If the party can maintain its momentum, Le Pen will be on course to slide into the second round of a 2017 presidential election, only to lose to a mainstream rival.
The dynamic we have created allows us to work toward 2017 with serenity — Nicolas Bay
“The dynamic we have created allows us to work toward 2017 with serenity,” said Nicolas Bay, a senior National Front official and the party’s main electoral strategist. “We are still progressing in spectacular fashion.”
For the next few months, the National Front is likely to double down on its criticism of elite France and the two mainstream parties, which it says are two sides of the same coin.
Vice President Florian Philippot, who lost a three-way race in eastern France, argued that Sunday’s result confirmed a split between “patriots” in the FN and globalizers in President François Hollande’s Socialists and Nicolas Sarkozy’s Les Républicains.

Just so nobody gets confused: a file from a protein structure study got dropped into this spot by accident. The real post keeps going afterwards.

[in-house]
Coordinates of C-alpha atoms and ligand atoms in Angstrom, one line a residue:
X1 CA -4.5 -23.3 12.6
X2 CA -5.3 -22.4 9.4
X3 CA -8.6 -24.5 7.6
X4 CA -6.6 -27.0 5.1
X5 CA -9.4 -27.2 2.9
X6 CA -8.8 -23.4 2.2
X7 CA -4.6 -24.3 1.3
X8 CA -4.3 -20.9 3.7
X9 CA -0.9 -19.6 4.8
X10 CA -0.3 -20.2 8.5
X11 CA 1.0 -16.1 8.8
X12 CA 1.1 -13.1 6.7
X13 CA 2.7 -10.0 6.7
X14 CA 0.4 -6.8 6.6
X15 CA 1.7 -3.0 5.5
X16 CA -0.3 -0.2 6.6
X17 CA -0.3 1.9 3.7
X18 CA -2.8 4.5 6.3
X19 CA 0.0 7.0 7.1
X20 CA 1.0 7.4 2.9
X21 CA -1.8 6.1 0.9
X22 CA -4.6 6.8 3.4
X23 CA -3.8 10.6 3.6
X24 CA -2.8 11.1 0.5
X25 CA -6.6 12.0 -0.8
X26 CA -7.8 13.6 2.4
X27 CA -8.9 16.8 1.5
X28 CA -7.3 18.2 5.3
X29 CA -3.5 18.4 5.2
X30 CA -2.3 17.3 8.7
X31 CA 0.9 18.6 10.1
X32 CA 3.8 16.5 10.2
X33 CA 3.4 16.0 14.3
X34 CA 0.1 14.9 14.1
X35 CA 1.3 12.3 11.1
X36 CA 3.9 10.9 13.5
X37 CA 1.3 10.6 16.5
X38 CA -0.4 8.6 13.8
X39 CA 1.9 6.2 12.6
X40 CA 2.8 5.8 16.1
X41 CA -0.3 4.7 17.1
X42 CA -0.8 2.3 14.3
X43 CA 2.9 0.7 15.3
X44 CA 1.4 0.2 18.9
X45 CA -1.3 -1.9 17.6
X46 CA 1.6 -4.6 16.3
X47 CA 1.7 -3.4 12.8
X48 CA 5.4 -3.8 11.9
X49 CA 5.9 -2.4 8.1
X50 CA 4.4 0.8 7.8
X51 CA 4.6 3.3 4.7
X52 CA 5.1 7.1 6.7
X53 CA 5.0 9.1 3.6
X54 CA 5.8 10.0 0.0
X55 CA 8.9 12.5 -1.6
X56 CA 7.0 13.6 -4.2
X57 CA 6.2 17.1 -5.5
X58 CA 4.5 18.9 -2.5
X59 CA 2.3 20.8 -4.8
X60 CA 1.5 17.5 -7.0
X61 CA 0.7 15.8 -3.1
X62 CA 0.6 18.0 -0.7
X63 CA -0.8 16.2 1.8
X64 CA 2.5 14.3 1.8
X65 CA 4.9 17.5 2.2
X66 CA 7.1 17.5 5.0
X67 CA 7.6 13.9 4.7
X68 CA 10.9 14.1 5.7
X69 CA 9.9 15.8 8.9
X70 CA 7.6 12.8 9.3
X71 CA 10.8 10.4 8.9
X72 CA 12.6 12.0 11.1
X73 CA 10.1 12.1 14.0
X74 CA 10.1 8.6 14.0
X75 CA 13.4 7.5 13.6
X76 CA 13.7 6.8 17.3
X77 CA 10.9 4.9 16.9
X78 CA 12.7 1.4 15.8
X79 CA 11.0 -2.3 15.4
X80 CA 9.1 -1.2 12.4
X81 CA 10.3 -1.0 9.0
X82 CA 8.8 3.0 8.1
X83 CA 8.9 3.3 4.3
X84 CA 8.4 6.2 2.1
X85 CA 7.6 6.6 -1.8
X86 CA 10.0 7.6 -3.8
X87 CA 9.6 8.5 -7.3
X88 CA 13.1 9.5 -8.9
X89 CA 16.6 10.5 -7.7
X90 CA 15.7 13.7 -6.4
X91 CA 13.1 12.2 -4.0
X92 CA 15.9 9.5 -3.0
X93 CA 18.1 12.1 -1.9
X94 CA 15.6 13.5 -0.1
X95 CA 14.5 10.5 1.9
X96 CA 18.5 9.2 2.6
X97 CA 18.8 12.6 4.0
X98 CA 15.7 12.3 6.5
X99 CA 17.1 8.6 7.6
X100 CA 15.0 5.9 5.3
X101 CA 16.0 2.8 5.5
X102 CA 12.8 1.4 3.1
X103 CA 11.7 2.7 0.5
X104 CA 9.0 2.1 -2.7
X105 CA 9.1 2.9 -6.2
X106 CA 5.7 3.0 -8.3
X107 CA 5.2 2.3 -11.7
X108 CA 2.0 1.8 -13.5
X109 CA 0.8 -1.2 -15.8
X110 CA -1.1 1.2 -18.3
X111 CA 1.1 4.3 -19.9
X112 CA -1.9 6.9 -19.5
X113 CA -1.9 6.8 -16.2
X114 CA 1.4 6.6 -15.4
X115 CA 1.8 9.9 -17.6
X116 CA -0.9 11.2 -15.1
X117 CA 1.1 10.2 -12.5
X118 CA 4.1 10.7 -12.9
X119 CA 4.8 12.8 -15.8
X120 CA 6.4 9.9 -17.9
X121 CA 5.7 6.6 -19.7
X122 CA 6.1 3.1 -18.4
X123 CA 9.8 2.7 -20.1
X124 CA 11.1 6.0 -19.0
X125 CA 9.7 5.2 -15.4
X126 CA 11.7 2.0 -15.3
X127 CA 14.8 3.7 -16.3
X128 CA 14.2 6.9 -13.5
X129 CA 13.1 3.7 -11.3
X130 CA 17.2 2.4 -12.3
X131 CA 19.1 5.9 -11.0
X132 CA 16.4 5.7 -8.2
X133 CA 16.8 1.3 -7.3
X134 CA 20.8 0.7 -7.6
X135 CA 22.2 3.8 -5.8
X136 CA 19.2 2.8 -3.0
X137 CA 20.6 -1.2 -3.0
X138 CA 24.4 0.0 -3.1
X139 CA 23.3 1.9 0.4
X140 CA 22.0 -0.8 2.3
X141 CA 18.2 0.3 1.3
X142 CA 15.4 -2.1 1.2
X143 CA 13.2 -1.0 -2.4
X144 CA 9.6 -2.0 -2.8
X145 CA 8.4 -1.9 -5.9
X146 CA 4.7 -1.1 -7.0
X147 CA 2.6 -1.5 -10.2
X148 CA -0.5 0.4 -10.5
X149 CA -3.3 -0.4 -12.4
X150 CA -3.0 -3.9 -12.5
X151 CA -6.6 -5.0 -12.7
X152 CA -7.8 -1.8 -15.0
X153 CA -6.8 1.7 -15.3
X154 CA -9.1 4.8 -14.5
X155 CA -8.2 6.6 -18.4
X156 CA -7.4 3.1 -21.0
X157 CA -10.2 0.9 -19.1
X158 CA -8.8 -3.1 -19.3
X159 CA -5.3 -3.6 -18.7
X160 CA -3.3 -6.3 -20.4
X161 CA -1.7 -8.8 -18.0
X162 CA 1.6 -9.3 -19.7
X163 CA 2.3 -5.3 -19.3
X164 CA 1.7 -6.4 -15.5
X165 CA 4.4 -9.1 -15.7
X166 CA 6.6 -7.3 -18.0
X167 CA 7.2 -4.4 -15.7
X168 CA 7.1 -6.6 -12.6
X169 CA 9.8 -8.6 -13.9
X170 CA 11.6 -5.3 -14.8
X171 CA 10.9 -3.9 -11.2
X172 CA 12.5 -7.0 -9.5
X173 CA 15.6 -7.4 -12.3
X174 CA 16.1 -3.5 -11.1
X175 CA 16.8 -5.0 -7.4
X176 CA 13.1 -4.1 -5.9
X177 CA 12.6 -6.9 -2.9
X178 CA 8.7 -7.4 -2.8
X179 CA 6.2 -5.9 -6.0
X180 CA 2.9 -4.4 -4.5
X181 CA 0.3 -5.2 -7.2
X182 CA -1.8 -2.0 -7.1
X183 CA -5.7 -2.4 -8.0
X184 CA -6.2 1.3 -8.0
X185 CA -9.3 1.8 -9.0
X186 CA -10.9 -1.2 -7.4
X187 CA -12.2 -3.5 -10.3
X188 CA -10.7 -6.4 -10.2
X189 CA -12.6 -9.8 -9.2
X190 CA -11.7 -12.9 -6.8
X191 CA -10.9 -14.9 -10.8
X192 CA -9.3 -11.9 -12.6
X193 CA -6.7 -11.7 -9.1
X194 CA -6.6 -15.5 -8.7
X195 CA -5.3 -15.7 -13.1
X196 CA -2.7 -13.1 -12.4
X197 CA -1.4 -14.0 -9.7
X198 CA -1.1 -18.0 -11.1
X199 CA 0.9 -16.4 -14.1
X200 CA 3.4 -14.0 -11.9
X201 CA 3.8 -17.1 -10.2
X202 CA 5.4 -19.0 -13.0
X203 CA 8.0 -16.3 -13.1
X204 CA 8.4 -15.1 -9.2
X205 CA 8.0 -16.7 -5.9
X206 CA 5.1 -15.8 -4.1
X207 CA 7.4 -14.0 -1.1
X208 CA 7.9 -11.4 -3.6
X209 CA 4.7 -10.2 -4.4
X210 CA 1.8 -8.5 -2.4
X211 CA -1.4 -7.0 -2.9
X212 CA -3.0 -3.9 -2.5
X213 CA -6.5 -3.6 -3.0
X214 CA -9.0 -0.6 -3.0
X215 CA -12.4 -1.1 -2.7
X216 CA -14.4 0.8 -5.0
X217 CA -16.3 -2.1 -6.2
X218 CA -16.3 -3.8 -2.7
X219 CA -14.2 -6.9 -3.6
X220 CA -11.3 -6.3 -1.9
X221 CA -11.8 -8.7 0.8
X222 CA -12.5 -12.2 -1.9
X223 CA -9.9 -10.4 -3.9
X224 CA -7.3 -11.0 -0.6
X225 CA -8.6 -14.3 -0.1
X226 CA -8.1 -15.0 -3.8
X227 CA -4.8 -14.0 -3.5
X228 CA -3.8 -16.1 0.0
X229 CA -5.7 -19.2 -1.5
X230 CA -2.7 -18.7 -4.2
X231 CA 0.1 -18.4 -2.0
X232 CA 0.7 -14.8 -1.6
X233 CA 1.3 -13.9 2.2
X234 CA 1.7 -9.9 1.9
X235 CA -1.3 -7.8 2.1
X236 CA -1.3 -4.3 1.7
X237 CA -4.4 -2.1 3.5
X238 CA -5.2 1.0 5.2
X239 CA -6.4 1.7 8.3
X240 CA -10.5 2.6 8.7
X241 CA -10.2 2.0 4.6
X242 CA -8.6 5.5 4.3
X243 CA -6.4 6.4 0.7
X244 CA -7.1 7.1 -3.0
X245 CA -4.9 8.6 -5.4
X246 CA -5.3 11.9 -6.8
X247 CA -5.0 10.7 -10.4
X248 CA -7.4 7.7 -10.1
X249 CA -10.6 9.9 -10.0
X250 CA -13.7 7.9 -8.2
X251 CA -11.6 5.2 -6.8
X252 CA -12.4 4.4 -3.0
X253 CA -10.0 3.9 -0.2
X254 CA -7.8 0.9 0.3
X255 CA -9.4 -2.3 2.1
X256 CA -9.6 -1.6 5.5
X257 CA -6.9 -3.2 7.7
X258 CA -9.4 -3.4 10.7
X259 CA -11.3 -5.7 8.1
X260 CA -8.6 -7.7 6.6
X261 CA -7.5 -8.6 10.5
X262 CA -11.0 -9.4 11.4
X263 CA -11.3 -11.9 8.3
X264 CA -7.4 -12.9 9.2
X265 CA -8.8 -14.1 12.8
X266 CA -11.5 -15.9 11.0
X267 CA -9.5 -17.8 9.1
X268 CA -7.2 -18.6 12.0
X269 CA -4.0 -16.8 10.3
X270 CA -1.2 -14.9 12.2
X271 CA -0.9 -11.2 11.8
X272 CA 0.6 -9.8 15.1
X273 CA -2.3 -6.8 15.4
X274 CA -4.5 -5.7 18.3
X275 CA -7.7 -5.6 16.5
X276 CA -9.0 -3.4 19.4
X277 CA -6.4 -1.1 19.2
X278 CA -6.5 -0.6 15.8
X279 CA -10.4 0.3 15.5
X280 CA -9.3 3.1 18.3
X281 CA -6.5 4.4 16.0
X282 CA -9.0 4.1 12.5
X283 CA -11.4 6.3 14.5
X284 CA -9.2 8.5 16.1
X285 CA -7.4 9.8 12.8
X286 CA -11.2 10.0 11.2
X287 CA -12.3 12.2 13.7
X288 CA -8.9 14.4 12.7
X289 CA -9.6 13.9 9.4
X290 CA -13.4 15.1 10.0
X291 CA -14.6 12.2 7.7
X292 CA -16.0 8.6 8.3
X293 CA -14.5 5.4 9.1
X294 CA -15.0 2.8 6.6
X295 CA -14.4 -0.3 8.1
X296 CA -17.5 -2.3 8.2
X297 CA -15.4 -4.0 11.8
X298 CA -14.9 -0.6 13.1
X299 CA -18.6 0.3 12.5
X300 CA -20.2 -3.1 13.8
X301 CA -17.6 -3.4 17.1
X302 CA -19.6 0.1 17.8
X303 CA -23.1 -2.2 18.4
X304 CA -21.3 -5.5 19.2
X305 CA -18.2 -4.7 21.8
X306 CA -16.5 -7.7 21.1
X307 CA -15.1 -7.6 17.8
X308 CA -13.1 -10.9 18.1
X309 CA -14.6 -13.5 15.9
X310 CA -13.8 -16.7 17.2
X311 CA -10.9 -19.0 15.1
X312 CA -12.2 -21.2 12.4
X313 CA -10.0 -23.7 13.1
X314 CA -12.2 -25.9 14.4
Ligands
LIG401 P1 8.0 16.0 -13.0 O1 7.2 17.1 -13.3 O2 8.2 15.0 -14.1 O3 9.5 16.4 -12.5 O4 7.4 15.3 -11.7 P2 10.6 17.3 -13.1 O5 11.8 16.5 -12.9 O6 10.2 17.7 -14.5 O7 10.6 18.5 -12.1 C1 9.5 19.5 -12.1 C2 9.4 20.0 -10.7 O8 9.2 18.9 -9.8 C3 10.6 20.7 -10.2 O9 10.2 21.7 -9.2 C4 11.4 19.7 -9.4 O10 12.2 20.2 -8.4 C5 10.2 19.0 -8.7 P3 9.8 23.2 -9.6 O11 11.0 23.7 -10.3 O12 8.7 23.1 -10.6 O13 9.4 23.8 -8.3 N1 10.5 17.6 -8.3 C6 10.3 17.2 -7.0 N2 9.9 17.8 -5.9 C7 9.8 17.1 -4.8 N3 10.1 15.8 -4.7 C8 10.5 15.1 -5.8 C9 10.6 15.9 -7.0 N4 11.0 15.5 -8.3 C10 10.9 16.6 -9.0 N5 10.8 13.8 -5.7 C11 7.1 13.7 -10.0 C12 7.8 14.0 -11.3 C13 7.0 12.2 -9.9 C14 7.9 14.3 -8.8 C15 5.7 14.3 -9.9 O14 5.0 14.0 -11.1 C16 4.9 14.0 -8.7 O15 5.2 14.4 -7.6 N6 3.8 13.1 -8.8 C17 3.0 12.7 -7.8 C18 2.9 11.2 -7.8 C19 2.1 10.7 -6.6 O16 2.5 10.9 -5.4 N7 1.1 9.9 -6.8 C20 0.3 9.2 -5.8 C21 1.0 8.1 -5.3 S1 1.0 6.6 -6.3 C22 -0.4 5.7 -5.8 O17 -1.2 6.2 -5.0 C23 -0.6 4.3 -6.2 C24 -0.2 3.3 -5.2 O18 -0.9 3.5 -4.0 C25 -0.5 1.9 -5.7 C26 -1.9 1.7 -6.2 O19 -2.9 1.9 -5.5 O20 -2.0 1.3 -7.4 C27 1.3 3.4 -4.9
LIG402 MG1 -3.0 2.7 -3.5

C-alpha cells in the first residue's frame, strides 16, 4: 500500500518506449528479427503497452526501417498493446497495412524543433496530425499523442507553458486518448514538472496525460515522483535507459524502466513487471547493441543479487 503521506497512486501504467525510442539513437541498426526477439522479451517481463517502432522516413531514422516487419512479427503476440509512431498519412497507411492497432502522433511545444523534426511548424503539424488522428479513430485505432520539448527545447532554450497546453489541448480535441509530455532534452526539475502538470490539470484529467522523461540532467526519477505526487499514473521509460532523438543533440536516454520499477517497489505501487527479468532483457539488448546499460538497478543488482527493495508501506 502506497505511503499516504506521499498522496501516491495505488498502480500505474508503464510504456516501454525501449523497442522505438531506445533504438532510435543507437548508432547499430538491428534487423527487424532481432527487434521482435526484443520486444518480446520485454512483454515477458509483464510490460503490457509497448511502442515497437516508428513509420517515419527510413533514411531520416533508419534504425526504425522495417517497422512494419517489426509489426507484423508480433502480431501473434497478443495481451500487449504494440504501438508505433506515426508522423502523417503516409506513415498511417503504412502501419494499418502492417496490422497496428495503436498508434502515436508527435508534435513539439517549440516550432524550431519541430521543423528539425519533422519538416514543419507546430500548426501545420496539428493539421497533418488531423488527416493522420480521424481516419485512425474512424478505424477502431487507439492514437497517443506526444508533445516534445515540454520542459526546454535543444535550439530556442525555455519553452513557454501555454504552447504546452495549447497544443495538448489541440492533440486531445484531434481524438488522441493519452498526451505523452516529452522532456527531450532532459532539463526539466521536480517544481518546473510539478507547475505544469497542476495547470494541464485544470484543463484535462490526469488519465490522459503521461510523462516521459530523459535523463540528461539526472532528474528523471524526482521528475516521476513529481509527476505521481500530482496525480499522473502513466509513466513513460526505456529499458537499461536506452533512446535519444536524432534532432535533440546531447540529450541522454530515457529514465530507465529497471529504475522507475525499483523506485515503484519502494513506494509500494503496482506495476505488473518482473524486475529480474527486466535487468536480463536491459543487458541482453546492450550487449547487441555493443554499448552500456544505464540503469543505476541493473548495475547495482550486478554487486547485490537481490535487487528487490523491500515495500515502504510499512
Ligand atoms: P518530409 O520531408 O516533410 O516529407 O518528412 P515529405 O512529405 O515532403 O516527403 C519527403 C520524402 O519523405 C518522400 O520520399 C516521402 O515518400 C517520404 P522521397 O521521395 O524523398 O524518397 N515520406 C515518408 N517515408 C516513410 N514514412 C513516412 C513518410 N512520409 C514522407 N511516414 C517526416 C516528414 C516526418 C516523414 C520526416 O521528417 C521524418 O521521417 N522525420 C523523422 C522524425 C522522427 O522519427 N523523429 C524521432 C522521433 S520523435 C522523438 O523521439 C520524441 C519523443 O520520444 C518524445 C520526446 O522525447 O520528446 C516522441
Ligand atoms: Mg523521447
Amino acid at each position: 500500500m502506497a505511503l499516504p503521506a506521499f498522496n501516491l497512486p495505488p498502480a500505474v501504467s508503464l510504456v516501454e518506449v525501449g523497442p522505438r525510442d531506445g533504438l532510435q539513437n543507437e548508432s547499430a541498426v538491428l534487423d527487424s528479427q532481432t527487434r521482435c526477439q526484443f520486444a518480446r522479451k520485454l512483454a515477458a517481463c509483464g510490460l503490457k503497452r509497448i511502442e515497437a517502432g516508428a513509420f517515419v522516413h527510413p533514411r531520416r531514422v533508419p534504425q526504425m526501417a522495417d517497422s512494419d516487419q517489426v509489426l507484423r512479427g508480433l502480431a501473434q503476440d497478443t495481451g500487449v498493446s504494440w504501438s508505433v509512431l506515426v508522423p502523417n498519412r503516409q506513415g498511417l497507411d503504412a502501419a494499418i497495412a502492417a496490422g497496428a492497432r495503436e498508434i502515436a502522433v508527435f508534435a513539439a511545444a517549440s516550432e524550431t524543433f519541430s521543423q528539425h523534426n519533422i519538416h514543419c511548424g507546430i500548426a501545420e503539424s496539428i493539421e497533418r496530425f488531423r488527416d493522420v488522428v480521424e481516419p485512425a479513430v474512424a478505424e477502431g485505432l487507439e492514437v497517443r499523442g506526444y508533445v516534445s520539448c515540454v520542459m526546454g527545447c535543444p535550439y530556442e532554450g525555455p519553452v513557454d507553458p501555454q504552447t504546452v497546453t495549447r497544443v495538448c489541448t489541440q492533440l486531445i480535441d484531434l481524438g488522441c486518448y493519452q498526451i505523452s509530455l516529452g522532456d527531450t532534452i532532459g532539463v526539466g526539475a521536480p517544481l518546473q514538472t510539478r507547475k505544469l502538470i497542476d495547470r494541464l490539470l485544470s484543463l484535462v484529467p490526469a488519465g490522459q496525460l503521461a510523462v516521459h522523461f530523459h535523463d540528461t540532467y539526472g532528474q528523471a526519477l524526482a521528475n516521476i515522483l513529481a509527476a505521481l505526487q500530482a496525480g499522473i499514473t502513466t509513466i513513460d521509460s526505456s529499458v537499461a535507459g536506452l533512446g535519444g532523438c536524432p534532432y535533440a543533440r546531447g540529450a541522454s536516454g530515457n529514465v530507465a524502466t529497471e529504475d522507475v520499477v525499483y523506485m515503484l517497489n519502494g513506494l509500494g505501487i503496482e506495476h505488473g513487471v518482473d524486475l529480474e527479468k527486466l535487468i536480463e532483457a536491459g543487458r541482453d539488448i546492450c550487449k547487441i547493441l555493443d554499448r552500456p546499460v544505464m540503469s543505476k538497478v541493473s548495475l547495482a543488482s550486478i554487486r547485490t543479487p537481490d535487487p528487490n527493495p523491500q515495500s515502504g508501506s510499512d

In the southern Provence-Alpes-Côte d’Azur region, losing candidate Marion Maréchal-Le Pen pressed that logic far enough to call her opponents’ victory a defeat.
“In the name of the Republic’s values, they sabotaged democracy,” said Maréchal-Le Pen, the niece of the party’s president. “A victory by ganging up 10-on-1 is nothing more than a defeat.”
Relieved of the obligation to campaign on complex regional issues, the National Front will now focus all of its energy on 2017, reassured on its basic political strategy.